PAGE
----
The idea that there is one thing called "government"--and that you can measure it by looking at total spending--makes no sense
You hear all the time that the government must get smaller. John Boehner said it the day after the elections: "We're going to continue and renew our efforts for a smaller, less costly and more accountable government." Discussing negotiations over raising the debt ceiling, Barack Obama sounded a similar note: "We have agreed to a series of spending cuts that will make the government leaner, meaner, more effective, more efficient, and give taxpayers a greater bang for their buck." And a large majority of Americans agree in the abstract (while simultaneously opposing any significant spending cuts).
Conservatives like to point to high levels of federal spending--23.8 percent of GDP last year--as evidence that government is too big. Liberals are less likely to talk about the size of government, but generally prefer a "larger" government that does more things for more people. But the idea that there is one thing called "government"--and that you can measure it by looking at total spending--makes no sense.
First of all, the number of dollars collected and spent by the government doesn't tell you how big the government is in any meaningful sense. Most government policies can be accomplished at least three different ways: spending, tax credits, and regulation. For example, let's say we want to help low-income people afford rental housing. We can pay for housing vouchers; we can provide tax credits to developers to build affordable housing; or we can have a regulation saying that some percentage of new units must be affordably priced. The first increases the amount of cash flowing in and out of the government; the second decreases it; and the third leaves it the same. Yet all increase government's impact on society.
When people say government is too big, they often have in mind something like the Consumer Financial Protection Bureau--a regulatory agency that tells businesses what they can and can't do. I happen to think that having fewer screwed consumers is a worthwhile idea. You may not, and we can argue about it. But that's not where the dollars are. The CFPA's budget is about $300 million, or less than one-hundredth of one percent of federal government spending.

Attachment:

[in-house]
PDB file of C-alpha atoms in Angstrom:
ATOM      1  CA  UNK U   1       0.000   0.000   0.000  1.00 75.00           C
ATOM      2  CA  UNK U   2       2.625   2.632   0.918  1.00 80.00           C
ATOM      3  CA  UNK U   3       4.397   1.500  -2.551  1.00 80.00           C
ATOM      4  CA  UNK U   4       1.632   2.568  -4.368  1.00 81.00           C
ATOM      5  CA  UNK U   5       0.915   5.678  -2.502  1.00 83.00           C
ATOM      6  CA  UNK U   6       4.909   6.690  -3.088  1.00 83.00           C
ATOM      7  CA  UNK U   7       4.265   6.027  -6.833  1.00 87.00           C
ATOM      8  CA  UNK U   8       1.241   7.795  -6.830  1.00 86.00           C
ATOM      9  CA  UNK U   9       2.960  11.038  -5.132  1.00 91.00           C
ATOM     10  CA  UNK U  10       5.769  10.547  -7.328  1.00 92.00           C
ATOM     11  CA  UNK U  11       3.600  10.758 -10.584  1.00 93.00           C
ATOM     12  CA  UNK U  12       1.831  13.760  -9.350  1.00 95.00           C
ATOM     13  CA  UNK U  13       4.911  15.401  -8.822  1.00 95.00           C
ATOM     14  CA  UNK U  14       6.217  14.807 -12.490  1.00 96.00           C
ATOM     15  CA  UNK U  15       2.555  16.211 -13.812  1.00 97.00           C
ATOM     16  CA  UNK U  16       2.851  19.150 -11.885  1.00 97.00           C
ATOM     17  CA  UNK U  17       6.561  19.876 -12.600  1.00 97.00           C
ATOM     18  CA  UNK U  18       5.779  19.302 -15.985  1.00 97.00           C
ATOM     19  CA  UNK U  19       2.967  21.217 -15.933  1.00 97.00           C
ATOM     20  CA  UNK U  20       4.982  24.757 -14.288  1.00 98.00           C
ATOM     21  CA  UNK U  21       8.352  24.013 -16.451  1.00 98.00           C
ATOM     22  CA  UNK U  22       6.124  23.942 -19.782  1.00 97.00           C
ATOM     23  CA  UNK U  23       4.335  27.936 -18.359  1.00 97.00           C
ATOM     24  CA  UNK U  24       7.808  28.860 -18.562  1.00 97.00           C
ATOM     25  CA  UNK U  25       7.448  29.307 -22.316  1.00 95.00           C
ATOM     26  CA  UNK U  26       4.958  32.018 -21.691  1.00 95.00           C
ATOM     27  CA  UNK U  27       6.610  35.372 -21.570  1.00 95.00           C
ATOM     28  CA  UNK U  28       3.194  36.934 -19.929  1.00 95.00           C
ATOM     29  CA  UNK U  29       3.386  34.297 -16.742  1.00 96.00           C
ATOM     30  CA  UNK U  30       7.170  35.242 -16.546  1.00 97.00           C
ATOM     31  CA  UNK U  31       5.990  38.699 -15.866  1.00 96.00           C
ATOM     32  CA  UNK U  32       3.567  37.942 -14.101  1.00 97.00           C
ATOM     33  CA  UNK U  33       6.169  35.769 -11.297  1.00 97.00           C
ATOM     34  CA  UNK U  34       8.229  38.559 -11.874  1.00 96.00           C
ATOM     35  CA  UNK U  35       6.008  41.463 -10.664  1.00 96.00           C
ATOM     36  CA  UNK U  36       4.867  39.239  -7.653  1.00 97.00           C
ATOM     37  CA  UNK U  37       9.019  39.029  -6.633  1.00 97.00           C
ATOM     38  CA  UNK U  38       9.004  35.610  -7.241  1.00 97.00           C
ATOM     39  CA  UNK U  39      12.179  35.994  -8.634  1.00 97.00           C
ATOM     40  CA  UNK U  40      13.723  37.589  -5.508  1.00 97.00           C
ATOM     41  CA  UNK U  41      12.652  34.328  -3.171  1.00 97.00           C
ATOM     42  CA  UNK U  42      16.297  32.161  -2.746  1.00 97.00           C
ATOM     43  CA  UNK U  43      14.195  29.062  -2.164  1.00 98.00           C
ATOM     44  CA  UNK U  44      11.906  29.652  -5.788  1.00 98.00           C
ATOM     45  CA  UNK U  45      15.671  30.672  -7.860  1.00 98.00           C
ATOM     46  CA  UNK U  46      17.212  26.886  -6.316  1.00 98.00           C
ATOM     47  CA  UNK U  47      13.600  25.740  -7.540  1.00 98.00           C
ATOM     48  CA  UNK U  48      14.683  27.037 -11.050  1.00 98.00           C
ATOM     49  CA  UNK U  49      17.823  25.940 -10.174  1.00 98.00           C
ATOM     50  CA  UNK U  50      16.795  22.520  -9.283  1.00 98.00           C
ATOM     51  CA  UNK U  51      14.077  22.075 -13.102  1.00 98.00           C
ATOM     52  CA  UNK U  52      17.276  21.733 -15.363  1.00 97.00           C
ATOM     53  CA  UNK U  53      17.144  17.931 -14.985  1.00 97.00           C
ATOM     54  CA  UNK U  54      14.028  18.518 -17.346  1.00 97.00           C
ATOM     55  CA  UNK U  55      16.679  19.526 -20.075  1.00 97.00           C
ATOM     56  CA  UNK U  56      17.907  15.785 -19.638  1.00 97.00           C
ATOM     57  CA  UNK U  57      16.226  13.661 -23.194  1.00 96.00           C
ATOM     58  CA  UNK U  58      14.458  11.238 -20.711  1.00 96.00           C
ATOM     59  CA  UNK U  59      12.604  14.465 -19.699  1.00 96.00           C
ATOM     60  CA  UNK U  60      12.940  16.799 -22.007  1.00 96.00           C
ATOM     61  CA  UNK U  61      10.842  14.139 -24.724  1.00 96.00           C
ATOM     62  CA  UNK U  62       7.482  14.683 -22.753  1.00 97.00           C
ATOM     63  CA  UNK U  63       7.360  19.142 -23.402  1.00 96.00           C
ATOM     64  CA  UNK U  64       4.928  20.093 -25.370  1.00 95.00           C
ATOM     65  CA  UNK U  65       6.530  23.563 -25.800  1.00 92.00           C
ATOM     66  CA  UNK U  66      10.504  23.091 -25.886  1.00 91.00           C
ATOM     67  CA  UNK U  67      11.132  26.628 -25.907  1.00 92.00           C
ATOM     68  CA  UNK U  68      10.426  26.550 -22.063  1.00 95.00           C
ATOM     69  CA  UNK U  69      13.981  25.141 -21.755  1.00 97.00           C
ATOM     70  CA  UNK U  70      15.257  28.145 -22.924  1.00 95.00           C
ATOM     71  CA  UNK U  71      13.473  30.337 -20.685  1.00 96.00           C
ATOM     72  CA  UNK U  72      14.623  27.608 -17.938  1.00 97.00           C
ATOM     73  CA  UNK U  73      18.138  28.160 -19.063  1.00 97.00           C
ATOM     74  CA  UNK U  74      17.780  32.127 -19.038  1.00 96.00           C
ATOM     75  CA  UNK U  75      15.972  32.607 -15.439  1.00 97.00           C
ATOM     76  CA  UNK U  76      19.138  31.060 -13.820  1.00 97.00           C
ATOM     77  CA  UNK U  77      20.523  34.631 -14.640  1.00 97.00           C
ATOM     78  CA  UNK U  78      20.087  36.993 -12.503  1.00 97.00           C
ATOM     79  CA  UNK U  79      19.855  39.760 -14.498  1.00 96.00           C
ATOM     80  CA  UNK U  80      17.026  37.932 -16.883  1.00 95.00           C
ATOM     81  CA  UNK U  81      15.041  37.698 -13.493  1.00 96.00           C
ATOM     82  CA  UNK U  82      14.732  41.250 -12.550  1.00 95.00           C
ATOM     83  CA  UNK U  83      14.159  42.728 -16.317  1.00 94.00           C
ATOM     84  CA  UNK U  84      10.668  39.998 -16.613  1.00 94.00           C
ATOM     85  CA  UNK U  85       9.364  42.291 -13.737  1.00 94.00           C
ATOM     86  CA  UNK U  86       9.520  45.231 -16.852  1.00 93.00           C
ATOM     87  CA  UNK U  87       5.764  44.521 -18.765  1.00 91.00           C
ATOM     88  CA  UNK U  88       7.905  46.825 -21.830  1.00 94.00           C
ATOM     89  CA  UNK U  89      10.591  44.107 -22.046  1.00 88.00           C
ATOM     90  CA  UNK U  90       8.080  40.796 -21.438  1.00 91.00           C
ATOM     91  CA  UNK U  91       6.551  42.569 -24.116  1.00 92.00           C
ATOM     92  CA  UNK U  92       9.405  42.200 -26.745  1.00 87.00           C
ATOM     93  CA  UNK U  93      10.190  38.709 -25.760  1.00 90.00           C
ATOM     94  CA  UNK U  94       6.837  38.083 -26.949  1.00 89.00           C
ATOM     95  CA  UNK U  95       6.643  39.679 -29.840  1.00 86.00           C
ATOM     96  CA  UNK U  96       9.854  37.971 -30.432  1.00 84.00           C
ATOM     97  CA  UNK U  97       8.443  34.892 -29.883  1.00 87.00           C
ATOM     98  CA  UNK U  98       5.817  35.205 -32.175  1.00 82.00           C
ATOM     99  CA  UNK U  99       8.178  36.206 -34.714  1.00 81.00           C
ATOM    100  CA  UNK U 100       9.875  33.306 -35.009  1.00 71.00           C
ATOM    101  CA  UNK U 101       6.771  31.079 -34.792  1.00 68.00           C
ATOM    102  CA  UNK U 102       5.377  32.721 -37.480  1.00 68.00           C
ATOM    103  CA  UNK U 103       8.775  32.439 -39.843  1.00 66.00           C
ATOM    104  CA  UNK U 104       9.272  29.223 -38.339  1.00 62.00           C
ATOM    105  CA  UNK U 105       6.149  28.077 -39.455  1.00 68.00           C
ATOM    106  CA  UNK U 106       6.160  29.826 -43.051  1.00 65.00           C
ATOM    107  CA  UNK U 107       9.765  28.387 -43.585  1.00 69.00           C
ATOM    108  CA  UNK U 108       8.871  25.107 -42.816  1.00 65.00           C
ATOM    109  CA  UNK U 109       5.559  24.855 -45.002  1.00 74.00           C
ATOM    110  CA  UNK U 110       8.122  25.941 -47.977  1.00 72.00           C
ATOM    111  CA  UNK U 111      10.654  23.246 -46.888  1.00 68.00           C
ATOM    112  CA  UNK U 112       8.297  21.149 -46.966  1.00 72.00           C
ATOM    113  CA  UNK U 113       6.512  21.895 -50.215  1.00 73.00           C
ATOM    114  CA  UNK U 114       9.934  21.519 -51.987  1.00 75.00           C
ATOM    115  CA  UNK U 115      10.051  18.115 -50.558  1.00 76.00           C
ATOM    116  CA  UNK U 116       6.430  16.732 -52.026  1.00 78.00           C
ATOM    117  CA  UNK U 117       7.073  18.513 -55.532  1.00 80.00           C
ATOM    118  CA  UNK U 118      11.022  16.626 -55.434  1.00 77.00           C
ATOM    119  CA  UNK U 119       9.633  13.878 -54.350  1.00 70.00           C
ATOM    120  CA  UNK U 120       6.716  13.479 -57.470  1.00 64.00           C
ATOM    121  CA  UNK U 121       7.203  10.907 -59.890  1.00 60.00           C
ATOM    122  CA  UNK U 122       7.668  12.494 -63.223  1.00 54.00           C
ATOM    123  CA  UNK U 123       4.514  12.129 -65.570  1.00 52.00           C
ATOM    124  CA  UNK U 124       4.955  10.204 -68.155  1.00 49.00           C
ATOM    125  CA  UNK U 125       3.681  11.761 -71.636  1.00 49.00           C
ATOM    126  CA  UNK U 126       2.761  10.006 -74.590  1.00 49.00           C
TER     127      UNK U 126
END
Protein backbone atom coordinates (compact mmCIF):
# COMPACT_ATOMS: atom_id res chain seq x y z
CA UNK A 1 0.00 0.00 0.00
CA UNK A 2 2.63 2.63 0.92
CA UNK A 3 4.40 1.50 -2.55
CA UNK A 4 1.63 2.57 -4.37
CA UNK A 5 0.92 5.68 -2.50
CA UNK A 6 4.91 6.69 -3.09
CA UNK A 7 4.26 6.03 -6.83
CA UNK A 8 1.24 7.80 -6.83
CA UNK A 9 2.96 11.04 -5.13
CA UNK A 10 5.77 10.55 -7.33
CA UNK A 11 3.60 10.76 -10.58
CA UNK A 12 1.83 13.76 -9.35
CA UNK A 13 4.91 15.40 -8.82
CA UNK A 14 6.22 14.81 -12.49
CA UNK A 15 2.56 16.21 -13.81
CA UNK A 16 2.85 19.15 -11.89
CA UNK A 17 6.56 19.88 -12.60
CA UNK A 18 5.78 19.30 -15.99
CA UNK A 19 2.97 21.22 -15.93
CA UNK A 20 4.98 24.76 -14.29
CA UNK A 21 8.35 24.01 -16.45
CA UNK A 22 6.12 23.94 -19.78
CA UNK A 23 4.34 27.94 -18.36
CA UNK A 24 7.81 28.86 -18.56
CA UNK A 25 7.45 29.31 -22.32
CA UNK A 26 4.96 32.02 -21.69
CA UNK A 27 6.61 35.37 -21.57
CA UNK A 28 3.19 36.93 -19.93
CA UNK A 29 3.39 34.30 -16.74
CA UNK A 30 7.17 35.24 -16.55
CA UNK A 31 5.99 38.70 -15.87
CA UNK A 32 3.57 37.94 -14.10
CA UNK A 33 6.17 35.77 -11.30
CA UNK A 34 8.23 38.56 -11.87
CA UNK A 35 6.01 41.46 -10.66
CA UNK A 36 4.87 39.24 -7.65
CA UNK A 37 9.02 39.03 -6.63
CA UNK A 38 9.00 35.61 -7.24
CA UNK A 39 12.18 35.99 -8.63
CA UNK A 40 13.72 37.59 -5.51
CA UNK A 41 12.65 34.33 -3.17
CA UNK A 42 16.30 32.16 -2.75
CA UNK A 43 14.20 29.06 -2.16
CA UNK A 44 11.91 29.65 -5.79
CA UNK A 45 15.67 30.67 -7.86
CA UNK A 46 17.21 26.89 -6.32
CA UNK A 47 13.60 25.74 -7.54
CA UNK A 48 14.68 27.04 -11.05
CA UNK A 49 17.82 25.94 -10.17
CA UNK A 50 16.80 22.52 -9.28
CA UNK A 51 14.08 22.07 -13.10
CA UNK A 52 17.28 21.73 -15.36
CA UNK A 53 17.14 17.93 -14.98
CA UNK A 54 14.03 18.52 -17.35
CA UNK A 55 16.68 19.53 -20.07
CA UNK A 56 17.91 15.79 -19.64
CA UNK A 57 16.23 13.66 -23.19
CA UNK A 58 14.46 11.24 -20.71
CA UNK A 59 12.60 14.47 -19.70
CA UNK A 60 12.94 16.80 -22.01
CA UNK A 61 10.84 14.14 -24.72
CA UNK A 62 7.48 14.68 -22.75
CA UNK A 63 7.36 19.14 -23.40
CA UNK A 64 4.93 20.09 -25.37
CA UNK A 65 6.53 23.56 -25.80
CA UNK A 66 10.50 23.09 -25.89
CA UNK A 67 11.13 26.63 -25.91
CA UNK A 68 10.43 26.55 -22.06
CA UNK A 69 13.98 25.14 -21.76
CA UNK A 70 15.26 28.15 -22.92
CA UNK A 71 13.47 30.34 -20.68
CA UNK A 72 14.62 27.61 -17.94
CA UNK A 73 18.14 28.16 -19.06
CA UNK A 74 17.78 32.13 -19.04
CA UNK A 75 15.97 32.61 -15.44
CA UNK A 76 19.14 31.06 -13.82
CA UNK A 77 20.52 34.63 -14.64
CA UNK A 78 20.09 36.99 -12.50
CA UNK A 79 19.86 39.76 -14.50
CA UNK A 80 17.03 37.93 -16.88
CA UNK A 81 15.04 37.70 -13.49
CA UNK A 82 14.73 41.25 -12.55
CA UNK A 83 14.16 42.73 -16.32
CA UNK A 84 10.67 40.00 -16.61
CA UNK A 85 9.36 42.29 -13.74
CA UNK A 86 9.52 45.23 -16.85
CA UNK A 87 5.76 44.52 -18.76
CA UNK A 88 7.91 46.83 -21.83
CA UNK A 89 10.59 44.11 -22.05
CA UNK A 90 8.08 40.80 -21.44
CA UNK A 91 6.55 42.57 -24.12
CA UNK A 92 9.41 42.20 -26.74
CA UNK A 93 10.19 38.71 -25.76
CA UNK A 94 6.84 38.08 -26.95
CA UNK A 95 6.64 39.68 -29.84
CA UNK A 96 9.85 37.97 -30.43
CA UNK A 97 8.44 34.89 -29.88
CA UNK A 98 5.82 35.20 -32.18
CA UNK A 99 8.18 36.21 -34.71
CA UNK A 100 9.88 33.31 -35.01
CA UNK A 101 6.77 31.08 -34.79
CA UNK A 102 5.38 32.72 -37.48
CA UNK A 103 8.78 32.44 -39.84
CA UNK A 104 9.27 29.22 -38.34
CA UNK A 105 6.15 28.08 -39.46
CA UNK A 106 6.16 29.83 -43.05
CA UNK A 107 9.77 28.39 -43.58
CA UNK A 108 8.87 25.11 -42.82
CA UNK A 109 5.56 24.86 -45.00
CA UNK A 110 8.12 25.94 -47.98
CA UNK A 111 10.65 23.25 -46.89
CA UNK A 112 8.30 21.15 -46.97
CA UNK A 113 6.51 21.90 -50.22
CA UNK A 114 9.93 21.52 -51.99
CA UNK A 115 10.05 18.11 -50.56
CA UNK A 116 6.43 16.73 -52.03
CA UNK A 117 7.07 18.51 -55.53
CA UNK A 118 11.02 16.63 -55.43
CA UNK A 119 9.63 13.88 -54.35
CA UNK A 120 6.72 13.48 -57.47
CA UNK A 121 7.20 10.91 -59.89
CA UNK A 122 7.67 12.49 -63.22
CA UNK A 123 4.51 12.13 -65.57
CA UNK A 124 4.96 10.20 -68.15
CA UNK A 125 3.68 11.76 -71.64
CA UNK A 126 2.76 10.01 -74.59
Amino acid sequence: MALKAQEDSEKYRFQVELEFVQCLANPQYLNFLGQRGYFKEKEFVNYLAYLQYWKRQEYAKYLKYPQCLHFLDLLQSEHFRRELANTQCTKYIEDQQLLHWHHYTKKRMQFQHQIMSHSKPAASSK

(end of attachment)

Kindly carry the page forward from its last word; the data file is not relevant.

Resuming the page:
The money is in programs like Social Security ($740 billion), which, per dollar, has a relatively small impact on the economy. Social Security doesn't say what businesses can or can't do, and it doesn't say what people can do with their money. It mainly moves money from people's working years to their retirement years, which means that it's doing something that they might have done anyway.
If you want to reduce the impact of government on people's lives, that's fine, but it's absurd to think that shrinking the federal budget is the way to get there. Instead, an obvious strategy would be to go after tax loopholes. Eliminating a loophole reduces government distortion of the economy (hooray!) and reduces the deficit (double hooray!). But because the Republican Party is fixated on top-line taxes and spending, popular antipathy toward the regulatory state (deserved or not) has been translated into an attack on popular entitlement programs.
More generally, one-dimensional discussions of government size overlook the fact that the federal government does many different things. Some feel like traditional government activities, like national defense and the federal court system. In these cases, tax revenues are pooled to pay for general services, not individual benefits.
But almost half of all spending goes instead to Social Security and Medicare, which are more like (compulsory) individual transactions that people enter into with the government. Social Security is a combined pension and insurance plan; Medicare is a prepaid health insurance plan. In both programs, you make specific, dedicated contributions and you get back specific, individual benefits. So rationally speaking, your opinion about Social Security or about Medicare should be based on how much you put in and how much you get out--not on the gross size of the program, and not on how big the rest of the federal budget is. Yet instead the total size of the budget has become the driving force behind potential structural changes in Social Security and Medicare.
If we don't make budgetary decisions by assuming some maximum size of the budget, then, what should we do? The answer is simple: we should make decisions on a program-by-program basis, just like a business is supposed to do. A company that wants to expand into China doesn't automatically pull out of Europe because there's some arbitrary limit on the size of its business; it invests in every opportunity that it thinks will be worth it.
That's the attitude we should have today. If there's a program that the American people, through our democratic system, agree will provide benefits greater than its costs, we should do it, independently of the existing spending level. And if there's a program that isn't covering its costs, we should kill it. This is obvious, but instead Washington seems locked in a debate about the total spending level and the total tax bill. And that's a recipe for bad decisions.